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Municipal leaders urge action on transit funding

DCN-JOC News Services
Municipal leaders urge action on transit funding
PROVINCE OF B.C.—A train is lifted onto Metro Vancouver’s SkyTrain system. Officials with the Federation of Canadian Municipalities are urging federal and provincial government leaders to provide emergency assistance to local transit systems hit hard by the economic impact of the pandemic.

VANCOUVER—Canadian municipal leaders are “pressing the emergency button” when it comes to public transit spending.

Federation of Canadian Municipalities (FCM)’s big city mayors’ caucus chair Mayor Mike Savage and co-chairs Montréal Mayor Valérie Plante and Saskatoon Mayor Charlie Clark released a joint statement urging the federal government to address transit operating shortfalls.

“As the pandemic stretches on and the Omicron variant challenges us all, 2022 farebox revenue shortfalls are threatening to derail and cut services, delay important capital projects, raise property taxes and have severe impacts on the long-term,” said the group.

The federation states that as Canadians work to emerge from the COVID-19 pandemic, cities continue to face its economic effects. The mayoral officials noted the farebox revenues that fuel the public transit people rely on – light rail, buses, subways and more – took massive hits. For 2022, the Toronto Transit Commission projects an operating shortfall of $561 million, in Edmonton it is a $53.7 million shortfall and in metro Vancouver, TransLink projects a $60 to $100 million deficit.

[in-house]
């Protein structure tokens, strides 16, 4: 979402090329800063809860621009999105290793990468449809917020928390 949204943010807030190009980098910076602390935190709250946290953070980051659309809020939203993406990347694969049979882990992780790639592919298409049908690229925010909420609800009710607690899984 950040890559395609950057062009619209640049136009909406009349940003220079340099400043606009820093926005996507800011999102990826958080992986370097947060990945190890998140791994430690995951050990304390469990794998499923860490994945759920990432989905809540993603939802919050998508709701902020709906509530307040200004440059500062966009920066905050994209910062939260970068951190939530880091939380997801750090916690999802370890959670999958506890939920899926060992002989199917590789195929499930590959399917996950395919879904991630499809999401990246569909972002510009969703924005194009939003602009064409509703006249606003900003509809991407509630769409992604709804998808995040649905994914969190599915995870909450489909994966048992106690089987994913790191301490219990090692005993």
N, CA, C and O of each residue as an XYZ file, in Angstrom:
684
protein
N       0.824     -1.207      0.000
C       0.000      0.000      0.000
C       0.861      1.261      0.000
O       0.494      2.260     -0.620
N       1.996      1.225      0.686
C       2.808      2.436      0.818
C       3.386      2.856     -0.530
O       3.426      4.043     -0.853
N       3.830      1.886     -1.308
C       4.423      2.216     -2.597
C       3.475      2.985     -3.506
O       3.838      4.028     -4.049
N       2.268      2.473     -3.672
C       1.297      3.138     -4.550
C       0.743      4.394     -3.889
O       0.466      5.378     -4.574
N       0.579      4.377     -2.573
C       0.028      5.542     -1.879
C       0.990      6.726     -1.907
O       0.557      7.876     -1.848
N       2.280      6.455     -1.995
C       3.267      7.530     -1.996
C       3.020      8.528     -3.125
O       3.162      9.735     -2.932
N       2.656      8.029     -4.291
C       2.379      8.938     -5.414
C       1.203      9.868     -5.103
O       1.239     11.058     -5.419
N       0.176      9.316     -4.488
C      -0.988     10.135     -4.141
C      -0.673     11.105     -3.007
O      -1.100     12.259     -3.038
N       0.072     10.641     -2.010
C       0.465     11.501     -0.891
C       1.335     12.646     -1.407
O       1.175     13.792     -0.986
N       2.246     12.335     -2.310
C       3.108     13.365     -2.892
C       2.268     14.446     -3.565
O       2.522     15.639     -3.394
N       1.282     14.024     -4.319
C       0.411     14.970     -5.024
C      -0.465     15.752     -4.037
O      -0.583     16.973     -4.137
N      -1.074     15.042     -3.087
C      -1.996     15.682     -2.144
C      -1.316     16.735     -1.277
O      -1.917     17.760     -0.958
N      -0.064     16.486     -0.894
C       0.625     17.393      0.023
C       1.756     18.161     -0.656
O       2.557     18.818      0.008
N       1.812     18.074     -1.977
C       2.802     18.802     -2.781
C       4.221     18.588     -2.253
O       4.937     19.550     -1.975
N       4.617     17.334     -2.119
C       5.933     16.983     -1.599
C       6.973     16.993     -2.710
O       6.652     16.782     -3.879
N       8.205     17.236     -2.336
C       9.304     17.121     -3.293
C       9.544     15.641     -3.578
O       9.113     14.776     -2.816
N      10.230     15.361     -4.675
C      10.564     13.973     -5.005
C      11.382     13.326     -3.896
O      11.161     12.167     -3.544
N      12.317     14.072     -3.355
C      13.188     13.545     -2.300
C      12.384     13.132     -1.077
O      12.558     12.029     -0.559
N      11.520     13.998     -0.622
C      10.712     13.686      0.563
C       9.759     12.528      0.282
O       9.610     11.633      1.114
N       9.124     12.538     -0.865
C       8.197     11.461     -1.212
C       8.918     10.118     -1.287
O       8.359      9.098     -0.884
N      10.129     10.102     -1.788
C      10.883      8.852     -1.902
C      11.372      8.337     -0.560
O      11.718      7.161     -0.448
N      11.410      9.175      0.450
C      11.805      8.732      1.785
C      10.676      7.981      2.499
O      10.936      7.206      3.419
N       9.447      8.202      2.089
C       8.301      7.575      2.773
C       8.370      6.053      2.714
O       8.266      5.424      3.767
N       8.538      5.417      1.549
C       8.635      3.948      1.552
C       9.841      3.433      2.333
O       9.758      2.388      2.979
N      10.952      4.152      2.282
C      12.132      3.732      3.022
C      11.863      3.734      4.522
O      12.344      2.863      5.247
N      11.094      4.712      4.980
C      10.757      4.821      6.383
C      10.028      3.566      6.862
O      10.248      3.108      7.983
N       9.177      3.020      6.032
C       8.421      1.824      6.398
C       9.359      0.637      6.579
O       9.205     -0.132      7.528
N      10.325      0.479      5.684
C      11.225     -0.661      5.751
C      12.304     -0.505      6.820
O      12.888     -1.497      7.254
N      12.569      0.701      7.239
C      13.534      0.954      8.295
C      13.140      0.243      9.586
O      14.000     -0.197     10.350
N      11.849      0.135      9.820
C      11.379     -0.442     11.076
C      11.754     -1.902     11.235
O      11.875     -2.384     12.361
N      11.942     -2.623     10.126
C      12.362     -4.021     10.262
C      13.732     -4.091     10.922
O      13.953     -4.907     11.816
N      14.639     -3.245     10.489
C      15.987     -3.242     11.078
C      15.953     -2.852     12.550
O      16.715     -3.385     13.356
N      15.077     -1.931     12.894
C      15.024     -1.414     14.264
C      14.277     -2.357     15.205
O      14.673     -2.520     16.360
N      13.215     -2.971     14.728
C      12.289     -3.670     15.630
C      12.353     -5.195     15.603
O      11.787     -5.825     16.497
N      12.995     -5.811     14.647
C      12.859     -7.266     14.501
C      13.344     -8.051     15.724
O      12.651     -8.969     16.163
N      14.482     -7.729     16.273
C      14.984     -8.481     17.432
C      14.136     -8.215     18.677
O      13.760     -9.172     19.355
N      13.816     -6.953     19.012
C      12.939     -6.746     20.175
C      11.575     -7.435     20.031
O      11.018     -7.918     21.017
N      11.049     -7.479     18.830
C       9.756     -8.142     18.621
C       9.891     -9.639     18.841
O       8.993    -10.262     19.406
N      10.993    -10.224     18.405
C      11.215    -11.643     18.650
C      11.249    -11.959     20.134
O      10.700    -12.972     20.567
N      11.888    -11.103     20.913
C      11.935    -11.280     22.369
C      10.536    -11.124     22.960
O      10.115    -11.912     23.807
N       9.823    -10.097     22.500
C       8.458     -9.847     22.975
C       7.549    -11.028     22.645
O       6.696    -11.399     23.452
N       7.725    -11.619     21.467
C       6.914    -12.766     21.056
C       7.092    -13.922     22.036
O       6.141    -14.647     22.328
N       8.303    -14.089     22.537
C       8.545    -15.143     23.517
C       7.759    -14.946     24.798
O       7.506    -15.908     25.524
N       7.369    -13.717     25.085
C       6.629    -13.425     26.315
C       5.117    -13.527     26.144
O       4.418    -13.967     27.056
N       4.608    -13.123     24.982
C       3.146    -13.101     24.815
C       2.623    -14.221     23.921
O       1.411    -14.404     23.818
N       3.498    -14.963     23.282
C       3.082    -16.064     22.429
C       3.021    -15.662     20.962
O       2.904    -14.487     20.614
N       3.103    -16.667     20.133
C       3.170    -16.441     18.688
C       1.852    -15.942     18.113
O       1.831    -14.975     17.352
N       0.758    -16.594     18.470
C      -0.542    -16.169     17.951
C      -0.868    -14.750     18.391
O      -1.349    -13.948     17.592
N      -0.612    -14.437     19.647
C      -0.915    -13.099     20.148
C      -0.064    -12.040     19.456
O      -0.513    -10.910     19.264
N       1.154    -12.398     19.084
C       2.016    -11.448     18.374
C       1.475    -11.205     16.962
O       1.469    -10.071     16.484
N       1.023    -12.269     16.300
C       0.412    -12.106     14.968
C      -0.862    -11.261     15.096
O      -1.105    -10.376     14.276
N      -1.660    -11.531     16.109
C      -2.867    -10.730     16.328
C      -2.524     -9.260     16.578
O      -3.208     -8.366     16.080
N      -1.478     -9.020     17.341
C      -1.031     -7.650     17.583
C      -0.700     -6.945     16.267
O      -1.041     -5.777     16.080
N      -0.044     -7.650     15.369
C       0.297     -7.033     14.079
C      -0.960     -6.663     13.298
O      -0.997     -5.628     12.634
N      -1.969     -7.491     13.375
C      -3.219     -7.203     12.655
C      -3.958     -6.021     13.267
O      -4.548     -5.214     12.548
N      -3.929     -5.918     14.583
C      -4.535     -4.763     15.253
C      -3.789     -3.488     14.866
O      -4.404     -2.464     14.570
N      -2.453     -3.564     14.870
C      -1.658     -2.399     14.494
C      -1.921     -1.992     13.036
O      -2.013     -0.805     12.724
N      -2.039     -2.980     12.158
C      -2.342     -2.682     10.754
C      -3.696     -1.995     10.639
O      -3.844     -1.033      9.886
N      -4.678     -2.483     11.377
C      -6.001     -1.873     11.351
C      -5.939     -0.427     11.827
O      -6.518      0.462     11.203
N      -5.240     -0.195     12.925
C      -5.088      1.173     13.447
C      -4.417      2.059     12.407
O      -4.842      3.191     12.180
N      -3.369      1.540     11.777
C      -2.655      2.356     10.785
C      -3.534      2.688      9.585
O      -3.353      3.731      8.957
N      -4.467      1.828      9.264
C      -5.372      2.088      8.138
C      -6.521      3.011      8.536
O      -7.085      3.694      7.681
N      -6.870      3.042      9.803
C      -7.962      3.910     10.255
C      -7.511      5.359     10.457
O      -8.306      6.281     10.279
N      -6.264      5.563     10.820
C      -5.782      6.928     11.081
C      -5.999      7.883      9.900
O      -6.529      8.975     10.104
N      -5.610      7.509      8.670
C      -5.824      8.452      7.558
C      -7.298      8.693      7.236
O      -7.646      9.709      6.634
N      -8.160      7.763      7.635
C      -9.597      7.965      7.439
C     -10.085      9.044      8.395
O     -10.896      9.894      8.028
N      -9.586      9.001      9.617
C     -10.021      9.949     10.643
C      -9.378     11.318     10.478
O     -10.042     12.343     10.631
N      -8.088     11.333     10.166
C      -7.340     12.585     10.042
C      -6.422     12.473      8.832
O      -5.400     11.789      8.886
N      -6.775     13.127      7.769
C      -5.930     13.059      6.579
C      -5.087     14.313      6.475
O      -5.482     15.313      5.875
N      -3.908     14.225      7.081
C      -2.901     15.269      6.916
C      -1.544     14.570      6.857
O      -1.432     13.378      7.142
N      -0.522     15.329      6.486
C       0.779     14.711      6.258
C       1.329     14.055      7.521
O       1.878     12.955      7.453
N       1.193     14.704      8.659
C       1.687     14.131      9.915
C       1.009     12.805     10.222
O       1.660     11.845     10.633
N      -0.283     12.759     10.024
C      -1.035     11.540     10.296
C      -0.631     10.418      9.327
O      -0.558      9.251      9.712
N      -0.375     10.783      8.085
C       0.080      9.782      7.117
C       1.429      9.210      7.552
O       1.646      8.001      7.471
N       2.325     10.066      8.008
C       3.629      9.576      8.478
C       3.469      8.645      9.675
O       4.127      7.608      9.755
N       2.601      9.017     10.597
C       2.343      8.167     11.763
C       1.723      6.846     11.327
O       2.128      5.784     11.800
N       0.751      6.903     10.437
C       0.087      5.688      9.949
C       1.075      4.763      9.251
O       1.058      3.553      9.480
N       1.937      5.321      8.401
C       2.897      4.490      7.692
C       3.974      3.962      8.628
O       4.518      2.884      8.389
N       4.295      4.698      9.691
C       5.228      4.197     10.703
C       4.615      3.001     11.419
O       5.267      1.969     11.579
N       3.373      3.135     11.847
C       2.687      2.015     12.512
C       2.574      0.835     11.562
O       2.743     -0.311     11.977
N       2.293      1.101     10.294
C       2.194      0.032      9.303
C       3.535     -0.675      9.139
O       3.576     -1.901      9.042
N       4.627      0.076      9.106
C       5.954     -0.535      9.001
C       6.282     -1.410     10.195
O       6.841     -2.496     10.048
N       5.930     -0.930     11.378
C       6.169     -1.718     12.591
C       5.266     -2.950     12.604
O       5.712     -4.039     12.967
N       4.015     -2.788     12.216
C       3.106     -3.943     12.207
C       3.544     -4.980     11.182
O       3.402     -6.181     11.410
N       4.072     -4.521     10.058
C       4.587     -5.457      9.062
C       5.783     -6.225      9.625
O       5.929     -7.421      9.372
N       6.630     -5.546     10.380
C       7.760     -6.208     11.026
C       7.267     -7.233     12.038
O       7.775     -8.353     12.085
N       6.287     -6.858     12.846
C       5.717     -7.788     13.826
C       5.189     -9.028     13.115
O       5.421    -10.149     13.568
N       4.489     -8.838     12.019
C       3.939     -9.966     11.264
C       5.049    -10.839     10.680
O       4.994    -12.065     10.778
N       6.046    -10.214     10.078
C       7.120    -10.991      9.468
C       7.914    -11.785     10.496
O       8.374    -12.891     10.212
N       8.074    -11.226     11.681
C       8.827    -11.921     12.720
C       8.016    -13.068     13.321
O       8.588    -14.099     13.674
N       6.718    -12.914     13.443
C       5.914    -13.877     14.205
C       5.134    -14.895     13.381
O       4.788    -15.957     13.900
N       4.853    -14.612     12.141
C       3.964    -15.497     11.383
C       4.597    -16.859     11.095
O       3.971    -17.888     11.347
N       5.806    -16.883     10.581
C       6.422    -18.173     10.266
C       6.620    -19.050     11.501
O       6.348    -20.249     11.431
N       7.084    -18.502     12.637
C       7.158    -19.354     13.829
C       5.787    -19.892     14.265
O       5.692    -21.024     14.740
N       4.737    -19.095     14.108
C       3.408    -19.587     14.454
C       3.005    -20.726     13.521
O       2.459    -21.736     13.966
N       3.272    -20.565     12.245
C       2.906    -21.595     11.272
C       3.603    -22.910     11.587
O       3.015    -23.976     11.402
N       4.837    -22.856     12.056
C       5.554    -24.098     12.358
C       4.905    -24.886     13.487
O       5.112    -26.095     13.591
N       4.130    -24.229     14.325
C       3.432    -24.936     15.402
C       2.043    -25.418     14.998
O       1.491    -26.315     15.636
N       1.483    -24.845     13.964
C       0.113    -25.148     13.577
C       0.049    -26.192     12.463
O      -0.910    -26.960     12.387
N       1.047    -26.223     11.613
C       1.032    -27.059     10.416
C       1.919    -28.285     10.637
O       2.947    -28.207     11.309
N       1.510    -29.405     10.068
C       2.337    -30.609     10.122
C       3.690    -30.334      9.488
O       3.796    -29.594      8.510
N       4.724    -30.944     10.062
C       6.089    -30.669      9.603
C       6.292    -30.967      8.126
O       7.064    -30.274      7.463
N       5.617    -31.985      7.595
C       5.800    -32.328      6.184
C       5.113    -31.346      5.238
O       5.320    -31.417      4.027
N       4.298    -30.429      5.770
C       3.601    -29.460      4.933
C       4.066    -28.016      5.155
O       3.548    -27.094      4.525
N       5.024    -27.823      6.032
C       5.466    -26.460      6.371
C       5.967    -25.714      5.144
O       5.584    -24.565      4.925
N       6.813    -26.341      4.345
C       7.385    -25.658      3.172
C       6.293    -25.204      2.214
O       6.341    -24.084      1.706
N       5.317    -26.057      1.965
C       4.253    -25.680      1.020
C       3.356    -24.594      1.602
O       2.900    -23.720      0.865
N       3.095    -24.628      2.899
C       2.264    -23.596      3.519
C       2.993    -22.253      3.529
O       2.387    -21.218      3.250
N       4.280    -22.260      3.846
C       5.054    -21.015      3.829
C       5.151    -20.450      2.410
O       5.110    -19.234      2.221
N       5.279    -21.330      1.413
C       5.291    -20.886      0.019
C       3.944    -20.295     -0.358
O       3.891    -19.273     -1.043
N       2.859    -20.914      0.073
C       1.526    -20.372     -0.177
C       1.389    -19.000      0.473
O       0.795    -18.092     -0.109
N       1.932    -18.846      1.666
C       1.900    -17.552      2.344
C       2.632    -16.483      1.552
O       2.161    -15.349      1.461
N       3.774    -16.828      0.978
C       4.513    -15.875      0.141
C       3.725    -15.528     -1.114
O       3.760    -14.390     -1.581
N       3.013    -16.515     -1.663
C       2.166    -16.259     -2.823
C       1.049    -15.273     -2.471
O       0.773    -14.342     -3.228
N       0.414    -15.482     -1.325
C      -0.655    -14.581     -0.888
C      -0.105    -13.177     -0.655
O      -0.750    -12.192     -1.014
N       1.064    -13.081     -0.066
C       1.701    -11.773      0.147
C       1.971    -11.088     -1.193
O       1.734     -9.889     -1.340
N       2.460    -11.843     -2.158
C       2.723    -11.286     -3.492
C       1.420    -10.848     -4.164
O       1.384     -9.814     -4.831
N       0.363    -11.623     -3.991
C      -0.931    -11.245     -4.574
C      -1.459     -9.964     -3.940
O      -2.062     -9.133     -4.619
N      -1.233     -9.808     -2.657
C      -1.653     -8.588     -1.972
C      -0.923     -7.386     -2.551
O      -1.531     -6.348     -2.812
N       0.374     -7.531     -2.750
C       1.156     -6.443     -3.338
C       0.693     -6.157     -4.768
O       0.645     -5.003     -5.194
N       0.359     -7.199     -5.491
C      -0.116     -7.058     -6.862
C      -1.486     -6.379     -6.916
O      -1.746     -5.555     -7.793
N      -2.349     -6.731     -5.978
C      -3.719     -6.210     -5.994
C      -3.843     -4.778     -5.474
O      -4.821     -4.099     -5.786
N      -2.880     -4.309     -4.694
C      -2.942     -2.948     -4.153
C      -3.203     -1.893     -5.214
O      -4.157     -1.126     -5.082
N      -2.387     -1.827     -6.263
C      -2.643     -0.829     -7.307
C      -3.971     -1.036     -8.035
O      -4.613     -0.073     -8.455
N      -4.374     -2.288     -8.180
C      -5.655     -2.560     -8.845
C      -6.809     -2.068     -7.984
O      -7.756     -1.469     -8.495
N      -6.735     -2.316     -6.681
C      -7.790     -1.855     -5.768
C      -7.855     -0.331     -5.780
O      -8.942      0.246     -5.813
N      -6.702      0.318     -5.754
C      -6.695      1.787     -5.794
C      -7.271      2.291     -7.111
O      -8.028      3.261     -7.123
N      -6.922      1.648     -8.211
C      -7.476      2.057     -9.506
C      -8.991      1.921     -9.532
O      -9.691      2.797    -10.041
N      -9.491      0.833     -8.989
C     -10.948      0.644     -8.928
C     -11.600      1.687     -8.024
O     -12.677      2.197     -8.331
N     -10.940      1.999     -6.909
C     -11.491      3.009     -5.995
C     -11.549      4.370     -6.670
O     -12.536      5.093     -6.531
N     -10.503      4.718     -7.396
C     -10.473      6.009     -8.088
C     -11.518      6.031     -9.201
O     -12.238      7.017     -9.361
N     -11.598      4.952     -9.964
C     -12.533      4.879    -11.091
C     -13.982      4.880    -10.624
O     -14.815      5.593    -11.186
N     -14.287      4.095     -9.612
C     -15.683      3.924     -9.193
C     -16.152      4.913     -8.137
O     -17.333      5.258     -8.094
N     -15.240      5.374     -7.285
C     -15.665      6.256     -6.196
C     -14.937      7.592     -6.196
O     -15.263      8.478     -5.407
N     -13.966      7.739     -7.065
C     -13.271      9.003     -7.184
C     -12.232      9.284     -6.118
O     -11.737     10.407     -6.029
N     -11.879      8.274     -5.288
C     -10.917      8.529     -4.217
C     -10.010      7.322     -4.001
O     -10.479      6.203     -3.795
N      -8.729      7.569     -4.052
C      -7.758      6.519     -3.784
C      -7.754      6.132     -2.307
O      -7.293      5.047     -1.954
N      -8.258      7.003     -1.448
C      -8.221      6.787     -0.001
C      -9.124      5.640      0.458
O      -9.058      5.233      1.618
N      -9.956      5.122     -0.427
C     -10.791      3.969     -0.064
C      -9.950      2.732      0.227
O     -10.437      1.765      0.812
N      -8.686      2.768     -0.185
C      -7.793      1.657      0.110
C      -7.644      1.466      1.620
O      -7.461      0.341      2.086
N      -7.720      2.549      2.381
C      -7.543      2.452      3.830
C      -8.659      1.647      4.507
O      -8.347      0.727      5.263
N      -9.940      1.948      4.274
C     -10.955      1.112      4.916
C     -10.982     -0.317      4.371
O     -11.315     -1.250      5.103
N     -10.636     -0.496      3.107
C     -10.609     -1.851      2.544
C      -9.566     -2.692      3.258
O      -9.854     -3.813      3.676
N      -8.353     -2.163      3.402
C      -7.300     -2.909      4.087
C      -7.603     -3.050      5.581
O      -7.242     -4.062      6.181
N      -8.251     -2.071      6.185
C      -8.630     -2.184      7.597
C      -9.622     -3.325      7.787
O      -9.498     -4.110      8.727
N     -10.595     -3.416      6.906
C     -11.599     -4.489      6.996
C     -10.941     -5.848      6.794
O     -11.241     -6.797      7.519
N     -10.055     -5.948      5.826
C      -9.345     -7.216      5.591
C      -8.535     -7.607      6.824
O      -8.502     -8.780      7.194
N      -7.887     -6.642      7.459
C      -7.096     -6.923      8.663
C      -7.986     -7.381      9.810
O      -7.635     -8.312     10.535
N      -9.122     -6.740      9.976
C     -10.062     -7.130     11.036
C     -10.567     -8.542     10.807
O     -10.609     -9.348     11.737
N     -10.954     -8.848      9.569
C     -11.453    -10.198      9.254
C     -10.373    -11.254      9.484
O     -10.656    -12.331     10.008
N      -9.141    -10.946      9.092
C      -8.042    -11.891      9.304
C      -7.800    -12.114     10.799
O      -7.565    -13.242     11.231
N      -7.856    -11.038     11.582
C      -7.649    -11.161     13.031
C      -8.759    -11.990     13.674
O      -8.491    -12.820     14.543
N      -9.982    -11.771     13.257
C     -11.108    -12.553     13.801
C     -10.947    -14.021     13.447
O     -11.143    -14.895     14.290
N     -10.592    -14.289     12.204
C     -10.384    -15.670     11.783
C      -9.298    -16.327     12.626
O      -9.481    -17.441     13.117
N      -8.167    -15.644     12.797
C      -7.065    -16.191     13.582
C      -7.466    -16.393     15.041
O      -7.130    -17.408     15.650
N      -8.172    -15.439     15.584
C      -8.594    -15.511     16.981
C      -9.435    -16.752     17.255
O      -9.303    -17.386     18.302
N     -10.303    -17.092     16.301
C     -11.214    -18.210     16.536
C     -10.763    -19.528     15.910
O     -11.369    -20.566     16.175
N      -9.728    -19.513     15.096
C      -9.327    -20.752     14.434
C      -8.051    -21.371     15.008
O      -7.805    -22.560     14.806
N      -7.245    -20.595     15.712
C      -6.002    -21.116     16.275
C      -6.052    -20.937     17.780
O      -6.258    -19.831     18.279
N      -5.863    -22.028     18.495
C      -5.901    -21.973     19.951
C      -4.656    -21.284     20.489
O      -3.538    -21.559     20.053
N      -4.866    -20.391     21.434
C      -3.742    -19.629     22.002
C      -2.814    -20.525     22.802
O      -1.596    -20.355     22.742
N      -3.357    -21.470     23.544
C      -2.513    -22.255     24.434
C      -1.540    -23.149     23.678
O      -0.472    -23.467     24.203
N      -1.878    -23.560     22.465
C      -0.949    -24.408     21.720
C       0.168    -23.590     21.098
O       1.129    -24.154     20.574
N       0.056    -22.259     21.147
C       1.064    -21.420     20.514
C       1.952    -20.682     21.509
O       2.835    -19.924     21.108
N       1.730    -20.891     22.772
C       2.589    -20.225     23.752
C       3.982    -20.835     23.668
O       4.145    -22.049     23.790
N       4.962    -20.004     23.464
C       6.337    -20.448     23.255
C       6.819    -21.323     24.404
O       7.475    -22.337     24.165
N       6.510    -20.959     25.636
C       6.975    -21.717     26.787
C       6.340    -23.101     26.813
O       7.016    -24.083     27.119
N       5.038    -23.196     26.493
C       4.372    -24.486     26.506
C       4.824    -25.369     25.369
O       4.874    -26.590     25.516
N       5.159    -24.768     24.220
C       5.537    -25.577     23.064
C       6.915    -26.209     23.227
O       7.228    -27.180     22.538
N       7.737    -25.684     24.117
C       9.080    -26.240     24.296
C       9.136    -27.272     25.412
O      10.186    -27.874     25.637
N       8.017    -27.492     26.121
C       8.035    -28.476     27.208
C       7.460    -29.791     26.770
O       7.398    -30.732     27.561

“Canada’s big city mayors are calling on the federal government, in partnership with provinces, to cover 2022 transit operating shortfalls,” said the federation. “We urgently need the partnership of all orders of government. This is the only way to avoid painful service reductions—which would wound frontline workers, marginalized communities, local economies, and Canada’s recovery. We all understand this service is essential for Canadians.”

The group argued public transit is a social, economic and environmental backbone for Canadian cities, especially for low-income residents, students and frontline workers.

“Even before Omicron, most large transit systems were forecasting serious ridership and revenue challenges for 2022,” said the group. “Cities have already made tough decisions, making cuts where they could, laying off staff, and raising property taxes. Yet the effects of the pandemic remain with us. With city budgets being finalized now, we simply cannot wait any longer.”

The federation is urging federal and provincial officials to commit to emergency operating support for transit systems, adding that the future of Canada’s public transit is at stake.

“Let’s get Canadians through this pandemic,” stated the federation. “Let’s work together to help the frontline workers, businesses and marginalized communities who disproportionately rely on transit. Let’s also make sure we’re supporting recovery.”

The group warned if emergency funds aren’t made available transit services could be cut, reducing mobility. If fees are increased, ridership could be discouraged, placing a burden on those without other options.  

“We know all orders of government understand the stakes,” said the group. “Some provinces, such as Ontario and Quebec, have signalled they are willing to step up to this challenge. Municipal leaders thank all of our partners and we call for others to join us. Above all, federal leadership to address this national issue is essential – and it is urgent for this year. Their early pandemic operating support helped us keep transit services going strong. But pandemic impacts have stretched out longer than anyone forecasts, and now we urgently need to adapt.”

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